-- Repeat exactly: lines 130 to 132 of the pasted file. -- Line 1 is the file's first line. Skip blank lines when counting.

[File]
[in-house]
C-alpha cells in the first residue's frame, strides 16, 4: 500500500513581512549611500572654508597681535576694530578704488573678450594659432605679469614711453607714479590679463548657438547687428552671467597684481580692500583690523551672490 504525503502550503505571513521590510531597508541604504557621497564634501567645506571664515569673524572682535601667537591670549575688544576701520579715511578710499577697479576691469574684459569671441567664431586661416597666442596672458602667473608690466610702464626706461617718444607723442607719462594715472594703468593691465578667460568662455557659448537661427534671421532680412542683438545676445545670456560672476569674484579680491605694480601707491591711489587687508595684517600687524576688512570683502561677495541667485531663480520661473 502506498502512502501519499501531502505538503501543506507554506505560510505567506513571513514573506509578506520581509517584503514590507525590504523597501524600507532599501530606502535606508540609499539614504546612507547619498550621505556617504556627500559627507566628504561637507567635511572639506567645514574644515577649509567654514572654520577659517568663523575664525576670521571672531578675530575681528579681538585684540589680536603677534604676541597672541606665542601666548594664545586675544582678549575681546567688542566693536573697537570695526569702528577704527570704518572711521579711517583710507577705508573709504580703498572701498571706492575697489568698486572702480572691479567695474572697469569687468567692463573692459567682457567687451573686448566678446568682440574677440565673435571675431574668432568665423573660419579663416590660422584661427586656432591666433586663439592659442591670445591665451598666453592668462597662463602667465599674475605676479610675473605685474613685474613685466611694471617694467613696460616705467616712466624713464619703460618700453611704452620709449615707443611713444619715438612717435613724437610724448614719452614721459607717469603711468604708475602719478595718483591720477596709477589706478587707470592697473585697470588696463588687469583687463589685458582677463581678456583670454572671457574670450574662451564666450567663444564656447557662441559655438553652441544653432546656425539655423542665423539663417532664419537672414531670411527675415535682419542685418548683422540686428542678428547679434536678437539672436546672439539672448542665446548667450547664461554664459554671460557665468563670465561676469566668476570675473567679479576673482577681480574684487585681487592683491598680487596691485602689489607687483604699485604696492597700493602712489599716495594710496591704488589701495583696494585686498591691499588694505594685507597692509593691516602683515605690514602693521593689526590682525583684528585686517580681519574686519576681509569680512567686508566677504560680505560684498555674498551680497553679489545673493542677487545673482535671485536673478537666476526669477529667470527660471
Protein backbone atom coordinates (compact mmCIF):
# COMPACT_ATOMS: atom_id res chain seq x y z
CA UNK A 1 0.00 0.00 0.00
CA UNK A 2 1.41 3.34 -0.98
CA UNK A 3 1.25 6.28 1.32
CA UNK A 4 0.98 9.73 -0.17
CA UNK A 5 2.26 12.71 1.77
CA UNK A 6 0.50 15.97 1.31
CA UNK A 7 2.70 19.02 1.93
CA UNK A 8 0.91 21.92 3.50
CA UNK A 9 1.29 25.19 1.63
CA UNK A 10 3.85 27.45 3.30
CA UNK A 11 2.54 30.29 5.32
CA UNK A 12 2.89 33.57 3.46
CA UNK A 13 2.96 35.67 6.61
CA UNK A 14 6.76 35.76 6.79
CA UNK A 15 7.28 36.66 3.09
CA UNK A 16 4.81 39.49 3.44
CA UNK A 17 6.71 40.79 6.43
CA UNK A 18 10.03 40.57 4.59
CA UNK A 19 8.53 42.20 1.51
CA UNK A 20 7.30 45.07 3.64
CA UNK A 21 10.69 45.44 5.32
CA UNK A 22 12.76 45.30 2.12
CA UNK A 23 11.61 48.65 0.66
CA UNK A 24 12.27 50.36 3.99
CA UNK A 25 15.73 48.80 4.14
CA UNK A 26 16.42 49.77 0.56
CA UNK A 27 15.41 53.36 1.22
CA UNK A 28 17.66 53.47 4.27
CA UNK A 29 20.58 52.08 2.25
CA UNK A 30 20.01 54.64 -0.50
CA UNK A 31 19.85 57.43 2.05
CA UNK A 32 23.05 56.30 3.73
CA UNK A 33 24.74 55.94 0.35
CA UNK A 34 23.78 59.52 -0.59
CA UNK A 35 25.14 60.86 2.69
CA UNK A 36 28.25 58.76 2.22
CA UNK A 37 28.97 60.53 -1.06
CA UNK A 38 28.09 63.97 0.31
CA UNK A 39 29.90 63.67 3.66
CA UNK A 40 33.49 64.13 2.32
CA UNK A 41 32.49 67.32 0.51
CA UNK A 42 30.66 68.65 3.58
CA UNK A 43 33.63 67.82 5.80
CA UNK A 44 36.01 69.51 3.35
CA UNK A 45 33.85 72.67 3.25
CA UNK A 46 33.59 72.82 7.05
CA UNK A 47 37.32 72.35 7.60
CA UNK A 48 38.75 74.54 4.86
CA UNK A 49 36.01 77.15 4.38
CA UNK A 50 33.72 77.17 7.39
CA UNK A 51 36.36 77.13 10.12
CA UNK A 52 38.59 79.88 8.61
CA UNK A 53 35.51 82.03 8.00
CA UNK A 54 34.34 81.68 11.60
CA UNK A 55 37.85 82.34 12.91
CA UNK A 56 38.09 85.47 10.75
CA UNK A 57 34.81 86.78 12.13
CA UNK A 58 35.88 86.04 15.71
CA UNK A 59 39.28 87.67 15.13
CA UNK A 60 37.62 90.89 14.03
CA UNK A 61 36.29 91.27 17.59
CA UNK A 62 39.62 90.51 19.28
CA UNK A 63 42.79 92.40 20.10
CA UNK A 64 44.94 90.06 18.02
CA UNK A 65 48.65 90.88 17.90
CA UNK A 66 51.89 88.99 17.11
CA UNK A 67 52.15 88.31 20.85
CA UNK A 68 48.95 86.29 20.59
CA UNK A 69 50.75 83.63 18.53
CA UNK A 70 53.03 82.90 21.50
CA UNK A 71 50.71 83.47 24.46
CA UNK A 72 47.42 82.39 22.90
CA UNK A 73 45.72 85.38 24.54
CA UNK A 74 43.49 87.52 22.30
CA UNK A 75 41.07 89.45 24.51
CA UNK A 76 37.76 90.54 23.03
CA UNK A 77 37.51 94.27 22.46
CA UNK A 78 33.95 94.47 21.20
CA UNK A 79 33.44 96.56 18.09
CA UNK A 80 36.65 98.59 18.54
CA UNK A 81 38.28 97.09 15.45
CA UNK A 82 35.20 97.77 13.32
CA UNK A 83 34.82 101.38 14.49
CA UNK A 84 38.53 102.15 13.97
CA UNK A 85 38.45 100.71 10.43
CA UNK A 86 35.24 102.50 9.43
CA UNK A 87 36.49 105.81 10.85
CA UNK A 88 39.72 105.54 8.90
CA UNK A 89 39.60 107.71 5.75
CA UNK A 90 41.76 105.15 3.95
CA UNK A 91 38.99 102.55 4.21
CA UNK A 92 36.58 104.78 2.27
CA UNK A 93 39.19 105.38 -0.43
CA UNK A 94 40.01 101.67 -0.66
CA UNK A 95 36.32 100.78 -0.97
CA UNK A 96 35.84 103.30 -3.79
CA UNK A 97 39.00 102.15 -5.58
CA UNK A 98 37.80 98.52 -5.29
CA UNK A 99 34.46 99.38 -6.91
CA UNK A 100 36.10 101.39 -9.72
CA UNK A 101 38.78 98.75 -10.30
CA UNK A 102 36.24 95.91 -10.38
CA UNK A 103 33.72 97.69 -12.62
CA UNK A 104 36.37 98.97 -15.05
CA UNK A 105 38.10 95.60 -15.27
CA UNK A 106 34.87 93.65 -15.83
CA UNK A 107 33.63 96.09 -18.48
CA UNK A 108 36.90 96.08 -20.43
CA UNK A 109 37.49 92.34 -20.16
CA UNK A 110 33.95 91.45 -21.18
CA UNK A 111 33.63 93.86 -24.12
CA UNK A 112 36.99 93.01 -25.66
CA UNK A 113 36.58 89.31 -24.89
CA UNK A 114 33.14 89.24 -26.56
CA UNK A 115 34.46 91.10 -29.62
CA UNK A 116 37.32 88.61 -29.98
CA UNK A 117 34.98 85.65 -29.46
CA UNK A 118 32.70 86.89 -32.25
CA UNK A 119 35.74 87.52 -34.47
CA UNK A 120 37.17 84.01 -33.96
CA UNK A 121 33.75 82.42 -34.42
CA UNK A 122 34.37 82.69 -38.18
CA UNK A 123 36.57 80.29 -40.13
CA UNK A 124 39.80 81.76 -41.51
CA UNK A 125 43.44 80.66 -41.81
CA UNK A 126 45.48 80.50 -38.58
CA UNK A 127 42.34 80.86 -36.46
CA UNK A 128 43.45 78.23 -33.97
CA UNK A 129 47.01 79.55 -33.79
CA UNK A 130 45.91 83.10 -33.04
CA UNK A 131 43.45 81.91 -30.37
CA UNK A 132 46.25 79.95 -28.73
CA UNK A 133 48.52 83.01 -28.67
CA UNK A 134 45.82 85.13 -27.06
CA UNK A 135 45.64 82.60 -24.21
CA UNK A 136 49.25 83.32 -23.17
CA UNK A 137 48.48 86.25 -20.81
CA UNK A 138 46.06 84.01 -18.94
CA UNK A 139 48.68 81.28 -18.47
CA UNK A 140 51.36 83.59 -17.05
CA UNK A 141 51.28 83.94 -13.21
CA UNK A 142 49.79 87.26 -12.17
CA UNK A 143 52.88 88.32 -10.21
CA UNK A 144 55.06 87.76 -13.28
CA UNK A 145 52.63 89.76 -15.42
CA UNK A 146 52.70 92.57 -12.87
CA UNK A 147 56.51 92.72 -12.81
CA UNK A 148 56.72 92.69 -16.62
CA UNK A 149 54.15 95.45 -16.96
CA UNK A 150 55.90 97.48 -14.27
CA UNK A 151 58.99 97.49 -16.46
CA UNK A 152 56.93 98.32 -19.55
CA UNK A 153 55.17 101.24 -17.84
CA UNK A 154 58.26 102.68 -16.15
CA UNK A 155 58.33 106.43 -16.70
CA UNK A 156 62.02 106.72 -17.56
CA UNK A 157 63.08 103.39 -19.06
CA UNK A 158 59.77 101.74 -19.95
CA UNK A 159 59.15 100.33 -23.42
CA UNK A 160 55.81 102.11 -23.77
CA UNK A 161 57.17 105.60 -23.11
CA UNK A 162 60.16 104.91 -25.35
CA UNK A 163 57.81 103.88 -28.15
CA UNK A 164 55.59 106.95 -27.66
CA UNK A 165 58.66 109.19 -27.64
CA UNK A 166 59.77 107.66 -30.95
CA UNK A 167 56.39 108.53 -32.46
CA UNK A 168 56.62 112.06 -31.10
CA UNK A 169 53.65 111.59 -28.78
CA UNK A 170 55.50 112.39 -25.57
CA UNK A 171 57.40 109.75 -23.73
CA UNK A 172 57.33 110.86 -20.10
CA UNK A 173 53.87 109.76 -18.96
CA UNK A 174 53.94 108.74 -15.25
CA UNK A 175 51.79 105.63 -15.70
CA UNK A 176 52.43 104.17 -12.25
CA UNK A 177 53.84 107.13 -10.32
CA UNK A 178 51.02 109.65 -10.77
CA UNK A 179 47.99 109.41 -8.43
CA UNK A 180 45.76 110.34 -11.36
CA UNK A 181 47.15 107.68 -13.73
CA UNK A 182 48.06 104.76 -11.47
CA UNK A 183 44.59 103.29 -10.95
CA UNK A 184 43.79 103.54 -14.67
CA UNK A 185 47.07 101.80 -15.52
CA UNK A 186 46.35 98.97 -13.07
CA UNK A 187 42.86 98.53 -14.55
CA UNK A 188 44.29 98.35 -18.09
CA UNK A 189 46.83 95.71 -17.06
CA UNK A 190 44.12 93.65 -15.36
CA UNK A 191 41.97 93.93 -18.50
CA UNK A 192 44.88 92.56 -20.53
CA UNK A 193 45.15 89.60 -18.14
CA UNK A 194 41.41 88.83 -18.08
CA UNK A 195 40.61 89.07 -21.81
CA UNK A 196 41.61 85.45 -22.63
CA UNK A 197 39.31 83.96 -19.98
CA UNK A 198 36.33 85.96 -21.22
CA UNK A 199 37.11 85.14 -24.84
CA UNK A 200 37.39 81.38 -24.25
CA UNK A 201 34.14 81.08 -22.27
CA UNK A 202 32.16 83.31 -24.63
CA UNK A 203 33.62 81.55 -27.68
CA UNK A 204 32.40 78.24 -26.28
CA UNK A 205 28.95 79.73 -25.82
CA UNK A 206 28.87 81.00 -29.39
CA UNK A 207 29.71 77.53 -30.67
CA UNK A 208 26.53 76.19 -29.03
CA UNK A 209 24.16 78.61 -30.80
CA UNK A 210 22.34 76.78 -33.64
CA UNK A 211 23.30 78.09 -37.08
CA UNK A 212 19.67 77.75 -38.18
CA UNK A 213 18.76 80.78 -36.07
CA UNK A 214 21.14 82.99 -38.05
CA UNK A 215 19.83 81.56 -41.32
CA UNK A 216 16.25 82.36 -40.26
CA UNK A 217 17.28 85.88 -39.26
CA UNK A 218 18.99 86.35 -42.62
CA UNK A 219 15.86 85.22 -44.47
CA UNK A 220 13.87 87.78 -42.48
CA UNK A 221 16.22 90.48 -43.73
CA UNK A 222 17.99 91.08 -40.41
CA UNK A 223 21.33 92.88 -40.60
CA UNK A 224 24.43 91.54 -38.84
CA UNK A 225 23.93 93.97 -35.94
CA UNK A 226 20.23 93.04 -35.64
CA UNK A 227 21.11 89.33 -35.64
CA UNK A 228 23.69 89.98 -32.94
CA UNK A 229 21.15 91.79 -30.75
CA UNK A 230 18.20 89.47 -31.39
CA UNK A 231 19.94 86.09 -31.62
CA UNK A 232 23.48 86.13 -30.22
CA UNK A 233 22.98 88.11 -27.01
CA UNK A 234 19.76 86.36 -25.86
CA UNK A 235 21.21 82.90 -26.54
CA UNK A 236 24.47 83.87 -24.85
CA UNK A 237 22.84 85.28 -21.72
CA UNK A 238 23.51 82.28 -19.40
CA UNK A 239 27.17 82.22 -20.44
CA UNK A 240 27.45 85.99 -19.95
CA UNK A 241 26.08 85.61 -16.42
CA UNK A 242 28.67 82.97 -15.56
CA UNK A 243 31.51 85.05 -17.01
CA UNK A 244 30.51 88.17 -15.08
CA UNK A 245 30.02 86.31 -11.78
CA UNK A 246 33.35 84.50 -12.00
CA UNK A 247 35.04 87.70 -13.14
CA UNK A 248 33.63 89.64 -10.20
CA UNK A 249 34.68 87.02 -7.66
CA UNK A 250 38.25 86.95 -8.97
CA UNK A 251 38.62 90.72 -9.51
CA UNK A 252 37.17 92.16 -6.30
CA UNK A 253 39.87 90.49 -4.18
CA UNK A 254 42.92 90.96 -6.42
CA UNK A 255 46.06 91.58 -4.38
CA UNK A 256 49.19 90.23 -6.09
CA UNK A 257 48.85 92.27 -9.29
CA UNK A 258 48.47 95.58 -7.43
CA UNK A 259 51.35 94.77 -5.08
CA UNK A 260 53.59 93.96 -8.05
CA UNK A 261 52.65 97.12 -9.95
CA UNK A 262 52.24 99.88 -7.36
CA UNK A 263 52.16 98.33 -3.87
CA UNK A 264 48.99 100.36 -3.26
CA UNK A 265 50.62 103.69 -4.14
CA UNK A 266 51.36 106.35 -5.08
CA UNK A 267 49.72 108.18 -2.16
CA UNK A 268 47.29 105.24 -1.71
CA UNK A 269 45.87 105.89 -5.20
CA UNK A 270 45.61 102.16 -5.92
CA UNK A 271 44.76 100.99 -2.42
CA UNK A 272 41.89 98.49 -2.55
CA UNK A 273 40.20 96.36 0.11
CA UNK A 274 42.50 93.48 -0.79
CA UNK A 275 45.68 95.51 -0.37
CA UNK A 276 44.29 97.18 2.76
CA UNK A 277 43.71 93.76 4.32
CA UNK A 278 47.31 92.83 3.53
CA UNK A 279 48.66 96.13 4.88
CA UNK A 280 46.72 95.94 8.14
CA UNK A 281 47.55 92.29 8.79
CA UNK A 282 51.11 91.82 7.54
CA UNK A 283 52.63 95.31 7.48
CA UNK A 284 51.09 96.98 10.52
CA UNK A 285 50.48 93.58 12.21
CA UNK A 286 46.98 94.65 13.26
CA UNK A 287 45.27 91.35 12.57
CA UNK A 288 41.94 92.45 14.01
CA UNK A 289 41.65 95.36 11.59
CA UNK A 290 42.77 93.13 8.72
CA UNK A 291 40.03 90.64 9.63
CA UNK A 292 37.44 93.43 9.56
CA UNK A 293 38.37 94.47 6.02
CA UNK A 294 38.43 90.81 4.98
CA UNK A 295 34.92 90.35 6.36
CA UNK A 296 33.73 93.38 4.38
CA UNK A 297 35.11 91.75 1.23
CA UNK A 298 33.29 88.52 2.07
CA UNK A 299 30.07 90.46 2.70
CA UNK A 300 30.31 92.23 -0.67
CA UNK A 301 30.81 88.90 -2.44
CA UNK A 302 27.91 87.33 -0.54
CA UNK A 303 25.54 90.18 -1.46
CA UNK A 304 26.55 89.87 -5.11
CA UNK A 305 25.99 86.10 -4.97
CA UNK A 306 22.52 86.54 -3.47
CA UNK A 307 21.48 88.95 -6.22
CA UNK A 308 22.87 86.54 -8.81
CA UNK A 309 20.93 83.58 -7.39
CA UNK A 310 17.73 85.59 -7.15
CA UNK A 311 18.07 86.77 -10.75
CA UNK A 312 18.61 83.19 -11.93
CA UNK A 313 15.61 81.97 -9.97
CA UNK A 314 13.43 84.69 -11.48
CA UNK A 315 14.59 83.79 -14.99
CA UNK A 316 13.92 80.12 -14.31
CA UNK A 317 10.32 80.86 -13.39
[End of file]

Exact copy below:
CA UNK A 126 45.48 80.50 -38.58
CA UNK A 127 42.34 80.86 -36.46
CA UNK A 128 43.45 78.23 -33.97